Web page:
Locating the best finds is often a matter of metal detecting where others haven’t, and underwater metal detectors can help you search areas where others have never swung a coil. Water detecting can be as exciting as it is fun, and can offer some great relief from the hot weather during the Summer months.
Detecting in and around water can open up a ton of new opportunities that are often over looked and close to home. Having a metal detector that will work underwater can allow you to take advantage of these opportunities when other metal detecting enthusiasts can’t. My desire to hunt in and around water is one of the things that influenced me to purchase my Garrett AT Pro, which is waterproof up to 10 feet.
Things are easily lost in the water, and once lost they can be difficult to find underwater unless you have a detector. Many brands of metal detectors have waterproof search coils, but the units themselves cannot be submerged. This keeps a lot of detectorists away from the water, and makes it an ideal place for you to search if you own a waterproof detector.
So what kind of water areas are good to detect?
I love old swimming holes. Just about every old town that has a creek running near it will have an area of deep water that the locals have frequented as their swimming hole for ages. Back in the day when air conditioning wasn’t available, this was a great way for the locals to cool down and beat the Summer heat. Old coins are often lost in and around these swimming holes, and in these creeks is a great opportunity to find lost jewelry.
Finding these old swimming holes can sometimes be a challenge though. I have seen some labelled on old maps. Others I have found by doing various searches on Google for “swimming hole” + city or state name. But more often then not, the best way to find out about these things is to ask the locals. The old timers can be an especially good source for this information. The laws about water hunting differ from state to state, so make sure to find out whether or not there is a public easement around the water or if it is private land. And if it is private land, most farmers won’t hesitate to give you permission to detect in a creek as opposed to their front yard.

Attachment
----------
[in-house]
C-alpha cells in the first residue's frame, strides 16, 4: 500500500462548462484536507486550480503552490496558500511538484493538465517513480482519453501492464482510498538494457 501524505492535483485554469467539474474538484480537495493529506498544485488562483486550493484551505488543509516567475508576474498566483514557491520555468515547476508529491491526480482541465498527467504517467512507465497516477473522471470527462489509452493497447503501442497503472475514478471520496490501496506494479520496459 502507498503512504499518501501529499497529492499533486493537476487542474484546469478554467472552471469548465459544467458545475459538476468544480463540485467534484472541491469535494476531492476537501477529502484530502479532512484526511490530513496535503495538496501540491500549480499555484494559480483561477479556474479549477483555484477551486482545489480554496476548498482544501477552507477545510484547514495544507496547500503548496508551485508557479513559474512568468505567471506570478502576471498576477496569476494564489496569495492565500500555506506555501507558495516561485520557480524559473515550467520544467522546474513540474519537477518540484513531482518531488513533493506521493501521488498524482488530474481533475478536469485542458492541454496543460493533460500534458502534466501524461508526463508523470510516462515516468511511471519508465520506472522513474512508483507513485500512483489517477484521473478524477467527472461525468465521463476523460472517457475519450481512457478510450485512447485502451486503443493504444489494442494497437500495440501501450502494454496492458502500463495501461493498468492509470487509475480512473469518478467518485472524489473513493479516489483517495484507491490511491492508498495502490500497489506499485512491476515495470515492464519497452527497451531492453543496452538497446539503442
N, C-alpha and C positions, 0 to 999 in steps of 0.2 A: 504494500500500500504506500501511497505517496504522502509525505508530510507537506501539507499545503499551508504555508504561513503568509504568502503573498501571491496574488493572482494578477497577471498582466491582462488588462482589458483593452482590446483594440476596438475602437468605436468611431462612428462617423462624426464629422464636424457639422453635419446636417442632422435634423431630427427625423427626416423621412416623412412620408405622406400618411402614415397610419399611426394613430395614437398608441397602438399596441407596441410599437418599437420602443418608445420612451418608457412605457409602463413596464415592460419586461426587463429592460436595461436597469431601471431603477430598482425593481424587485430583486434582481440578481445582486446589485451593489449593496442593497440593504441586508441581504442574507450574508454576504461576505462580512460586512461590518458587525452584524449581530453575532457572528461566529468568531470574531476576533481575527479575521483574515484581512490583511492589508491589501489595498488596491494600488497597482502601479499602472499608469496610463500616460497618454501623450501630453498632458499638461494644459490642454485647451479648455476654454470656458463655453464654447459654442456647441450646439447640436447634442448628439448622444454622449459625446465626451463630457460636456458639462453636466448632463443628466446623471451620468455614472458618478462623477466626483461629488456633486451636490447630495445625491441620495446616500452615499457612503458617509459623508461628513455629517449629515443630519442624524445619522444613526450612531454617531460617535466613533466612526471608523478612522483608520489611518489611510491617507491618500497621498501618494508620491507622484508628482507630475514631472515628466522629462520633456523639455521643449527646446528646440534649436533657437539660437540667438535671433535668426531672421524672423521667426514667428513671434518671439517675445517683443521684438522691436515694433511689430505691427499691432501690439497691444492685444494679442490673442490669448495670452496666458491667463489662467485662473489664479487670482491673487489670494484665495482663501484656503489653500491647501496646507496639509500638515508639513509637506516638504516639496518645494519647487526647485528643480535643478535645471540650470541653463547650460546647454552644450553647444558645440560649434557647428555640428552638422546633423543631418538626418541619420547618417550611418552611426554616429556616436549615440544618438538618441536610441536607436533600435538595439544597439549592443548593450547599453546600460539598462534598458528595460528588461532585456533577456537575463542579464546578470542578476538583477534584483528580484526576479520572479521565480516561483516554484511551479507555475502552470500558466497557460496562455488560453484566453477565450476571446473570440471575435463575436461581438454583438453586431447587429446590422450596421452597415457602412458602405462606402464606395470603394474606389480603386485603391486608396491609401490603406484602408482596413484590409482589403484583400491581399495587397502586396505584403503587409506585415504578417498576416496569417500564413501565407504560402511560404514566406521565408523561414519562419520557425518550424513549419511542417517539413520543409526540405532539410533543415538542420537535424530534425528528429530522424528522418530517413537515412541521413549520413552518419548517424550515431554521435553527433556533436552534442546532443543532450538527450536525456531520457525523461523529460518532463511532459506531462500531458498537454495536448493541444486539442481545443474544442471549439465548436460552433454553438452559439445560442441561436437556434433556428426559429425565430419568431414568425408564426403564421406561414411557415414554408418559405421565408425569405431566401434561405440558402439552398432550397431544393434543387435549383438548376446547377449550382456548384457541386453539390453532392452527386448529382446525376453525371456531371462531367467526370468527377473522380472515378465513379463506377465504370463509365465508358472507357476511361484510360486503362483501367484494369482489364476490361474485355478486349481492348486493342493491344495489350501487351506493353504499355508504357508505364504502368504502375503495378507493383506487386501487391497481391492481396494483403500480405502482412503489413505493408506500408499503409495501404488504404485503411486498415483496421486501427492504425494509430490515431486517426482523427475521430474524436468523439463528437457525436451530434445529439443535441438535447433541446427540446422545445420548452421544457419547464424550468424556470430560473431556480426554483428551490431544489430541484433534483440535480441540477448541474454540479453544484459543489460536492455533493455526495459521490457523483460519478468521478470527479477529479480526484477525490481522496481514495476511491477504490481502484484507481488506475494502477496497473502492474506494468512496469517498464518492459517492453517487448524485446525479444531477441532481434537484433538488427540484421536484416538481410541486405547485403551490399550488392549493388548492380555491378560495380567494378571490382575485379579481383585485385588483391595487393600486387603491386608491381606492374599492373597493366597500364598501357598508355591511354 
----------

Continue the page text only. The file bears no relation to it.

Old creek and stream crossings can be another good place to detect in the water. All these modern bridges we drive over each day didn’t used to be there. In many cases, the roads crossed the creeks in the locations that they do because there was an area of shallow water there. When people crossed these creeks by foot, by horse, or by buggy things didn’t always go as planned. A fall in the water during one of these crossings often resulted in losing items, which can be located today at the crossing or just downstream from it. Old maps can be good for helping to locate these potential spots. There may be a modern bridge there now, but there hasn’t always been.
Freshwater lakes will often have designated beach areas that swimmers frequent in droves during the hot summer months. Many of these freshwater beaches will be in city or state parks, so make sure to check your local regulations for the rules about metal detecting there. Some parks don’t allow any metal detecting at all. Some require that you check in with the park office or ranger, or maybe even hunt outside of the normal beach hours. If you can find these spots and get access to them, they can be a great spot for finding lost jewelry. Make sure that you cover any and all holes you dig, and remove all pull tabs and trash you come across. This just helps to keep our image in good standing.
Let’s not forget the beach. A lot of people will detect the sands along the shore, but there can be some great finds out in the water. At low tide you can search areas that would normally be deeper. This type of detecting can wear you out as you contend with the waves rolling into the shore. It can be rewarding as you can locate items that the beach combers won’t.
So what are some good metal detectors for use underwater?
- The Garrett AT Pro Metal Detector is waterproof up to 10 feet and good for shallow water detecting.
- The Treasure Hunter Sand Shark is fully submersible to a maximum depth of 132 feet.
- The Deep Blue 3080 is waterproof up to a depth of 65 feet.
- The Treasure Hunter Aquavision Pro is also good underwater to a depth of 132 feet.
- The Viper Trident is designed for hunting underwater and is good to a depth of 132 feet.
- And if you really want to go deep, the Tesoro Sand Shark will get you down to 200 feet.
There are many other options on the market for underwater detecting. If you are interested in getting into water detecting, then I recommend you do your research and select a model that will be best suited to the type of water hunting you plan to do. If you plan to dive in the ocean, then you definitely want to look at one of the Viper or Tesoro models that will work in deeper water. If you plan to detect in creeks, streams, and shallow lake areas, then the Garrett AT Pro would be a good hybrid detector that you could use on land or in the water.
So consider doing some underwater metal detecting and find those areas of virgin ground that the other detectorist have never been.